* Appropriate benchmarks might be better than peer groups, but you have to wait 100 years for the statistics to sort out because it takes this long for the value added of even a skillful manager to become statistically significant.
* Performance reporting standards, such as those of the Association for Investment Management and Research, improve the quality of information, but unless other lessons listed above are brought to bear, we're no smarter than we were without the standards.
* Managing to objectives is more sensible than managing to beat the other guy, because we all have different needs and emotions.
Although tools have been developed that incorporate these lessons, they still haven't found their way into most sponsors' and consultants' toolboxes for reasons cited above. So most plan sponsors are not benefiting from them.
For starters, the two most important components of performance -- policy and policy management -- should be calculated routinely, and their contributions to overall risk also should be monitored. The policy and policy management components commonly explain most of performance.
What's left is manager effects. Tools to incorporate all of the lessons we've learned about evaluating manager effects include a modern replacement for peer groups and benchmarks, and attributions that separate style from skill in sector and stock selection. While benchmarks solve the problems with peer groups, they introduce a new problem of their own: You have to wait 100 years to accumulate sufficient manager performance history to ensure the accuracy of your results.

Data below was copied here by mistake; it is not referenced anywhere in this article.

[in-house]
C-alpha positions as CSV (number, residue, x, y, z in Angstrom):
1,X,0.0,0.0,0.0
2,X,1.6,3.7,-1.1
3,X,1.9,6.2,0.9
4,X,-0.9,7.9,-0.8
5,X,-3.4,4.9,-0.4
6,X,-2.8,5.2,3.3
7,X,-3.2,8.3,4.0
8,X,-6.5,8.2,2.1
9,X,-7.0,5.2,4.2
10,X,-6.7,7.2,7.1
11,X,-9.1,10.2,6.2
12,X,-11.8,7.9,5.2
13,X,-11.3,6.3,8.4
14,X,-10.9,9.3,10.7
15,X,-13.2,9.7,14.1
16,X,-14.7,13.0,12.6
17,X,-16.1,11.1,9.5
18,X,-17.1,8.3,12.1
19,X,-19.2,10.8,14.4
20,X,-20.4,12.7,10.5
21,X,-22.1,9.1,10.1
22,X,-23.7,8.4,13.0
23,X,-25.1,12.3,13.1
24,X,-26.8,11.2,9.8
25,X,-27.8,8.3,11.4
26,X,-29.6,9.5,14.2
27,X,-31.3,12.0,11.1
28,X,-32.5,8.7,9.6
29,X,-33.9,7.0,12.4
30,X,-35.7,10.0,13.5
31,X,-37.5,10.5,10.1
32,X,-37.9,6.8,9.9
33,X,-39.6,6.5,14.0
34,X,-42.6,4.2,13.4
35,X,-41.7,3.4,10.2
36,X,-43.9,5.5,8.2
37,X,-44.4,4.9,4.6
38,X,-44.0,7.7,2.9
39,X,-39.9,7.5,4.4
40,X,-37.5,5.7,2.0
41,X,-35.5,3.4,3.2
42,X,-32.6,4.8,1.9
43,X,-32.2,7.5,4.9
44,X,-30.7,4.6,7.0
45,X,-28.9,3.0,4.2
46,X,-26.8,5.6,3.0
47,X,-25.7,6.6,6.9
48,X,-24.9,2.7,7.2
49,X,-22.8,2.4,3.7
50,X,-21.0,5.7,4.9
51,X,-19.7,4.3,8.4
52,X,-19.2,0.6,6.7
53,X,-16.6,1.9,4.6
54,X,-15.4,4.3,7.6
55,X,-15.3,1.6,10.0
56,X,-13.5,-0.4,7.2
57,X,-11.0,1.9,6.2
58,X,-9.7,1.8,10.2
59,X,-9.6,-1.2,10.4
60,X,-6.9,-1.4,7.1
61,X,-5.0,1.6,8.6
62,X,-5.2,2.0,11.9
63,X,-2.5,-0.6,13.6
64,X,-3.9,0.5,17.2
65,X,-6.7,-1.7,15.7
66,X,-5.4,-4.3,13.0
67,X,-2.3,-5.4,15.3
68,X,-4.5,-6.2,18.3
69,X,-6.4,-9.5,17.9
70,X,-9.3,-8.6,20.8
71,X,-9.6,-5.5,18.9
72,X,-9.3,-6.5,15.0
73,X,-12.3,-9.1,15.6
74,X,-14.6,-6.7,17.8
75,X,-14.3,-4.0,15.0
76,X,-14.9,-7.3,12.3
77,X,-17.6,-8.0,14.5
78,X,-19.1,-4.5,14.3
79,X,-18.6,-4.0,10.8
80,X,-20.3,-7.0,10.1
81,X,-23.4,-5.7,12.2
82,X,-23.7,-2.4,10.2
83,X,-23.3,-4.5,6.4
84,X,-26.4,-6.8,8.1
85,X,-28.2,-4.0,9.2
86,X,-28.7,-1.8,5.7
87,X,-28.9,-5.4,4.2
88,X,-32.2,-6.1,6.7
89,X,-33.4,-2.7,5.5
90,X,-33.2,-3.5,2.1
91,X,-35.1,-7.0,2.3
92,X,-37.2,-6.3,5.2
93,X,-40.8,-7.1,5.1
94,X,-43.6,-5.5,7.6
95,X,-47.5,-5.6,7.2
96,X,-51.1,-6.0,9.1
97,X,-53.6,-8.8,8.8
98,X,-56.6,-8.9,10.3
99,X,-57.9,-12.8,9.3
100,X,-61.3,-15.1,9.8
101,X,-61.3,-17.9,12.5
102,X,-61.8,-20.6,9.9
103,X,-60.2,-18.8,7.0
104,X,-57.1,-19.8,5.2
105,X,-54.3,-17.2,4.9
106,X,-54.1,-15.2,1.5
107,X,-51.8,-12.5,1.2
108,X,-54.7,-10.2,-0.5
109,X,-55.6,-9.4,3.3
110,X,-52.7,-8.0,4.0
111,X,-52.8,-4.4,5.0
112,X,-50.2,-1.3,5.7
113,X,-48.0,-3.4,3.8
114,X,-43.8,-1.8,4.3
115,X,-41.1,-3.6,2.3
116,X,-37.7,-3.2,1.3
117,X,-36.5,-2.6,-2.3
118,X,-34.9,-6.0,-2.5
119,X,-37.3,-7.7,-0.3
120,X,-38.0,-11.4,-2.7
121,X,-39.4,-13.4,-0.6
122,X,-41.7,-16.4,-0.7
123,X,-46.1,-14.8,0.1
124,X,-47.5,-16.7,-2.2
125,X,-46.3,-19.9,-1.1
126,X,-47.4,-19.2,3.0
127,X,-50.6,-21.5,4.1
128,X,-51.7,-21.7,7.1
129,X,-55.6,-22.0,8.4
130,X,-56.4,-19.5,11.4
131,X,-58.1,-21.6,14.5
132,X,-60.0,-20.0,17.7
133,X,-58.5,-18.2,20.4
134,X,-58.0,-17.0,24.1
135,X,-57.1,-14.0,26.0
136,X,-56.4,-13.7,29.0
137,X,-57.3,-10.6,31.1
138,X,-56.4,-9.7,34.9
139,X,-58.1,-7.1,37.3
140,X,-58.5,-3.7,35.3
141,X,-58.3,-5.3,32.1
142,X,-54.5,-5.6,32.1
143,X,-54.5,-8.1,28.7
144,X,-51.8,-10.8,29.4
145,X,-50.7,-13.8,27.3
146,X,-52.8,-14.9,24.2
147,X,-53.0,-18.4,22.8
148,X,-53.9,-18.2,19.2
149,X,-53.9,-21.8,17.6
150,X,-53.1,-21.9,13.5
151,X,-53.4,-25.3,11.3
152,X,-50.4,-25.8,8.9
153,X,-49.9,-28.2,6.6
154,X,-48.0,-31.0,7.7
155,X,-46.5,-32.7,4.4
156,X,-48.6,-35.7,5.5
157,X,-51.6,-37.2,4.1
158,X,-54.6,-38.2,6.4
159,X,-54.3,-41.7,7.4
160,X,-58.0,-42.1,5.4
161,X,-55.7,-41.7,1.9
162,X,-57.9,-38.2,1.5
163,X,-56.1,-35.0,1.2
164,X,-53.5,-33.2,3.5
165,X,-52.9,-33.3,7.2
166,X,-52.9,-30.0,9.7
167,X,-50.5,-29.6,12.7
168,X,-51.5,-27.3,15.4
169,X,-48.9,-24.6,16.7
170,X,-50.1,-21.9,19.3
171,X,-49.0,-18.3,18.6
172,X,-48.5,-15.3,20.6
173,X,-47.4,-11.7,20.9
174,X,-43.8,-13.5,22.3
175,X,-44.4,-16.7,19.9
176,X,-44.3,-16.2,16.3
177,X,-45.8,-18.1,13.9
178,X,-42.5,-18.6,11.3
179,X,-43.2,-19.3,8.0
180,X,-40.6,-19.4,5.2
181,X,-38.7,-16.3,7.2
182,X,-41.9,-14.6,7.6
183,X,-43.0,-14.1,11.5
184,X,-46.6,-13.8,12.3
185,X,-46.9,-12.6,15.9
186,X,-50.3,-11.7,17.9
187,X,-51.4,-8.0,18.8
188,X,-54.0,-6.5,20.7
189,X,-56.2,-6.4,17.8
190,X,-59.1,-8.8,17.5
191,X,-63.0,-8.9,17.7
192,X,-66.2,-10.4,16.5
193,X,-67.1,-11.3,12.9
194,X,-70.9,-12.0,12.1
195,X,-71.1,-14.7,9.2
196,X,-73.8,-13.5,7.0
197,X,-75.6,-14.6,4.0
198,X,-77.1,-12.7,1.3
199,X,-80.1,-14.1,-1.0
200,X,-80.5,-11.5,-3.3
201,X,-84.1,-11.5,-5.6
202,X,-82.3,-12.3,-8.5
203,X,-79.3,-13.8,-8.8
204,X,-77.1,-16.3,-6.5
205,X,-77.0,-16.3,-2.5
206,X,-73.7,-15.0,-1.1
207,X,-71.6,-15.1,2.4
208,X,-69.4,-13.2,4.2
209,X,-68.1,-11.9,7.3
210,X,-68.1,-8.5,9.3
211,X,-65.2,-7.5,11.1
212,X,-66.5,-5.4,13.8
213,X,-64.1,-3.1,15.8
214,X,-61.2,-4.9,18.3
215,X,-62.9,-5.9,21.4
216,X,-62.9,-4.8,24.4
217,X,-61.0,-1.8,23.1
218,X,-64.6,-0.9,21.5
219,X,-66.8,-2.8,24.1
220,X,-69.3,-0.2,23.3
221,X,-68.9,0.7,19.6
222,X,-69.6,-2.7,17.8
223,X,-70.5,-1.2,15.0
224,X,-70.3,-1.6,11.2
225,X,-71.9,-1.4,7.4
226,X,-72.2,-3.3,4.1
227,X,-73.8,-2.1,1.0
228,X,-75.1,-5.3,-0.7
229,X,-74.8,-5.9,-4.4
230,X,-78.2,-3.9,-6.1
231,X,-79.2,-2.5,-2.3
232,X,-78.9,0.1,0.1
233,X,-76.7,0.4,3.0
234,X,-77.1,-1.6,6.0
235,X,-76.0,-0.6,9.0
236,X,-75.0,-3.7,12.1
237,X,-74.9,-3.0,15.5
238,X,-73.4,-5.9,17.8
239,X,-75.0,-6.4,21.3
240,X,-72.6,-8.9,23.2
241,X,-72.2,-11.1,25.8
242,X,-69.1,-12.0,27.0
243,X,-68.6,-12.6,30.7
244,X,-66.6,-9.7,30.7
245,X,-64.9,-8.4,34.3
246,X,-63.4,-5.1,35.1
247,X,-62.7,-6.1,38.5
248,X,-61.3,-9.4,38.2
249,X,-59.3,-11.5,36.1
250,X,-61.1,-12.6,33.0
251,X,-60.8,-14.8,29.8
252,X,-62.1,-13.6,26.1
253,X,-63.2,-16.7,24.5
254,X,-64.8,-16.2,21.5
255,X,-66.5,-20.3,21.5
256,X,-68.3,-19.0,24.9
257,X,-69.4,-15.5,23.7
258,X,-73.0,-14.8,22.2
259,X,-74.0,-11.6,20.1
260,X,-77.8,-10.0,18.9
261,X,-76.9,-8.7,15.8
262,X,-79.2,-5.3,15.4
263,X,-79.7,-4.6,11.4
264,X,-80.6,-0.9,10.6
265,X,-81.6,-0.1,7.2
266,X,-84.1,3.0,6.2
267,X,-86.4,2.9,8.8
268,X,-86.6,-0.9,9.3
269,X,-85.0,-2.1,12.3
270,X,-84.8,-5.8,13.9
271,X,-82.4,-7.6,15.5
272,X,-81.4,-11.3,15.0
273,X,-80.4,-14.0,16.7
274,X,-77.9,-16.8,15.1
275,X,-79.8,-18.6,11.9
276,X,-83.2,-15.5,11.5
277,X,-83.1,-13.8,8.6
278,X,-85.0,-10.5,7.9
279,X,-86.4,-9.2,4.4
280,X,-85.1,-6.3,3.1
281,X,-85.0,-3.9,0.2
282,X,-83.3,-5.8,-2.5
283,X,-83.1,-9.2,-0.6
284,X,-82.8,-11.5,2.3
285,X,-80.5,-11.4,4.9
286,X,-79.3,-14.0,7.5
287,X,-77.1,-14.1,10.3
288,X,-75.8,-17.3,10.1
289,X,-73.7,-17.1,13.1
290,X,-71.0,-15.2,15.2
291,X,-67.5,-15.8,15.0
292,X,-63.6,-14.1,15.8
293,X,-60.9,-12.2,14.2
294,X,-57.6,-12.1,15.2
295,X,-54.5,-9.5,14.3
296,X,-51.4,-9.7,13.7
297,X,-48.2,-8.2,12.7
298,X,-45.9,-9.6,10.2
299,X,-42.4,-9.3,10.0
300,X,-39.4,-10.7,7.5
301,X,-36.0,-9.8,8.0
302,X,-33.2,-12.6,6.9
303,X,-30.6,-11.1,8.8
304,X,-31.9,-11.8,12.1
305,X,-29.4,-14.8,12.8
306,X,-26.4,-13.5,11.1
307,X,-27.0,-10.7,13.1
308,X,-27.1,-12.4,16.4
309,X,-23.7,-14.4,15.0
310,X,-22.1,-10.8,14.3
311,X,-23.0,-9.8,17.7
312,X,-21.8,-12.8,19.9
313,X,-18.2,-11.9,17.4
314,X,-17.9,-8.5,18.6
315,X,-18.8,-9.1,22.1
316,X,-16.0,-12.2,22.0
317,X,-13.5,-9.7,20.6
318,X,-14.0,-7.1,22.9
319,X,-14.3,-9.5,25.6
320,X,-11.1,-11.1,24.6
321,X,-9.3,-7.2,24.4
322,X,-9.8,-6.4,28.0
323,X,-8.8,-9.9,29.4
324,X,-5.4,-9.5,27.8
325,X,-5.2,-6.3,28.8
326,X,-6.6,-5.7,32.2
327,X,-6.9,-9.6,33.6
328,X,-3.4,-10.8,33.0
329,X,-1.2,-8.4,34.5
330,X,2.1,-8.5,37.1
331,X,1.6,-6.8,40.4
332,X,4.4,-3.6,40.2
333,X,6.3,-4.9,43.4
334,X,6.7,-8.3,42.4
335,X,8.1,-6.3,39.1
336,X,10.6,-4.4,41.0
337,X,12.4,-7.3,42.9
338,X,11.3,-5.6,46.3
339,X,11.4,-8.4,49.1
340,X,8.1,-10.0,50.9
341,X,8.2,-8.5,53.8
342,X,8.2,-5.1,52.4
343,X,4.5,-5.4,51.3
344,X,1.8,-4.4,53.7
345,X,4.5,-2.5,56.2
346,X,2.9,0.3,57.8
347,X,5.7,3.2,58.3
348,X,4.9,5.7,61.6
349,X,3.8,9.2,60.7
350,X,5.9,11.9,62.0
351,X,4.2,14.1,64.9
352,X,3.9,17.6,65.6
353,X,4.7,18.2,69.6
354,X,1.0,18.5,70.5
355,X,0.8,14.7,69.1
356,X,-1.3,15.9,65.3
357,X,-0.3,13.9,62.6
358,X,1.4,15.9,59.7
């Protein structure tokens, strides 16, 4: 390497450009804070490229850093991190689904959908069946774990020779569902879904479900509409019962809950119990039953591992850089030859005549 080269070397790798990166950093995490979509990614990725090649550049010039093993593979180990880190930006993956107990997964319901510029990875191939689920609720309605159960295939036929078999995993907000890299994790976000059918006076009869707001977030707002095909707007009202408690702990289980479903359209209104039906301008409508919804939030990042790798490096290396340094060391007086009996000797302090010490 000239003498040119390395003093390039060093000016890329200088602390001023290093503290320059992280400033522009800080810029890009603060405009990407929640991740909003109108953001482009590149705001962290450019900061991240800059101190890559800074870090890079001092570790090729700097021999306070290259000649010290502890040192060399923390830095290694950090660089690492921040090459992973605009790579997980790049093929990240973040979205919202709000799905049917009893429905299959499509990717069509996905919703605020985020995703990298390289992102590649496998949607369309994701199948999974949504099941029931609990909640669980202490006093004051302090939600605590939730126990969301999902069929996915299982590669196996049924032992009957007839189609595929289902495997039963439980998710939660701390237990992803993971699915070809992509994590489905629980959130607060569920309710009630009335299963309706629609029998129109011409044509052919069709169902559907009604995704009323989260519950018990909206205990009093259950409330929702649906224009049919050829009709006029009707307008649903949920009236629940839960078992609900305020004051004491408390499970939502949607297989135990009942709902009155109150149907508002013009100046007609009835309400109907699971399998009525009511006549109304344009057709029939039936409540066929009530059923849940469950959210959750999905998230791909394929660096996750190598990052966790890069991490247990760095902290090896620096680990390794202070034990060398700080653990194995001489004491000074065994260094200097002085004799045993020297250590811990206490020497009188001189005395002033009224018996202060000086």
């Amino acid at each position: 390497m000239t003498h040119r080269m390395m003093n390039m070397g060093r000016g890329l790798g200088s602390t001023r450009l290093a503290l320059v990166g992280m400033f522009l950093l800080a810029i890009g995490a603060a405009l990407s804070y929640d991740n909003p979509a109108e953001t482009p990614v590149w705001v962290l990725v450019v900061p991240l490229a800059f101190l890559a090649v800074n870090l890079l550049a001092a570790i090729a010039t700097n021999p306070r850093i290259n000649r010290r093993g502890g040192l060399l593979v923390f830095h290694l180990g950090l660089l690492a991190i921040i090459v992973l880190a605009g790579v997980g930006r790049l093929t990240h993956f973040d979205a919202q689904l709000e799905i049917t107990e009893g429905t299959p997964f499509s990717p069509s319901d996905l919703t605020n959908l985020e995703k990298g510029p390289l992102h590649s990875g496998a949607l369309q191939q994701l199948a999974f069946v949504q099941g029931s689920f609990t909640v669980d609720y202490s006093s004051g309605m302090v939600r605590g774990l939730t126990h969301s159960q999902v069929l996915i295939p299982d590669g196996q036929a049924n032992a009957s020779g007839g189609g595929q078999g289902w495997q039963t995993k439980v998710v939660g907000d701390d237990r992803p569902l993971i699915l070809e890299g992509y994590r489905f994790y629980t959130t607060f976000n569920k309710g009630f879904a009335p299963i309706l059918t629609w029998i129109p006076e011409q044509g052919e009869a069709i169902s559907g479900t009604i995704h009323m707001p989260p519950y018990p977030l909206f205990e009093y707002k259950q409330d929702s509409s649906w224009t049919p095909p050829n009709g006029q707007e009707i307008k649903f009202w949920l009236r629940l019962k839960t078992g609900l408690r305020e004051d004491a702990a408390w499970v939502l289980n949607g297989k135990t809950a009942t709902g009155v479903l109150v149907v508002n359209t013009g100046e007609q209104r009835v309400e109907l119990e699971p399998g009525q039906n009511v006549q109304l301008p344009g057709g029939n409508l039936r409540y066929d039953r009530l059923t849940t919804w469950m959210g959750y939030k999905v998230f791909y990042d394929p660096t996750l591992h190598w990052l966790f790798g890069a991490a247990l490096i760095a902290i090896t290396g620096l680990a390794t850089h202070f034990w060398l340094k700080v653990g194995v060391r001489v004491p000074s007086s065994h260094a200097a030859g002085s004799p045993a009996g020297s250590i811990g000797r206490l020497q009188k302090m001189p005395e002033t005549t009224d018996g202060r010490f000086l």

This waiting problem is solved by computer simulations that cyberclone a manager over and over again by creating all of the portfolios that could be held following the manager's portfolio construction rules.
The result is a peer group without the numerous biases associated with old-fashioned approaches. Statistical significance is determined in the cross-section rather than across time, thus resolving the waiting problem.
In a poetic sense the manager is hoisted with his own petard. Cyberclone peer groups have been available for about five years, but the industry continues to embrace the old methods despite their documented deficiencies. Once performance is deemed to be a success or failure using cyberclone peer groups, the reasons for either are determined through performance attribution. While old-fashioned attributions use economic sectors to make these determinations, we know today that most managers manage to style rather than economic sectors. So style-based attributions make much more sense.
As for managing to objectives, you may wonder how the other guy did, but -- in absolute terms -- it really doesn't matter much since he doesn't walk your walk. Here again, sponsors and consultants seem to feel a special attachment to peer group comparisons, despite their lack of meaning.
These lessons are important and should be applied as we enter a new century. Otherwise nothing will have been learned.
Ronald J. Surz is managing director of Roxbury Capital Management Inc., Santa Monica, Calif. He has developed performance evaluation software, found at www.PPCA-Inc.com.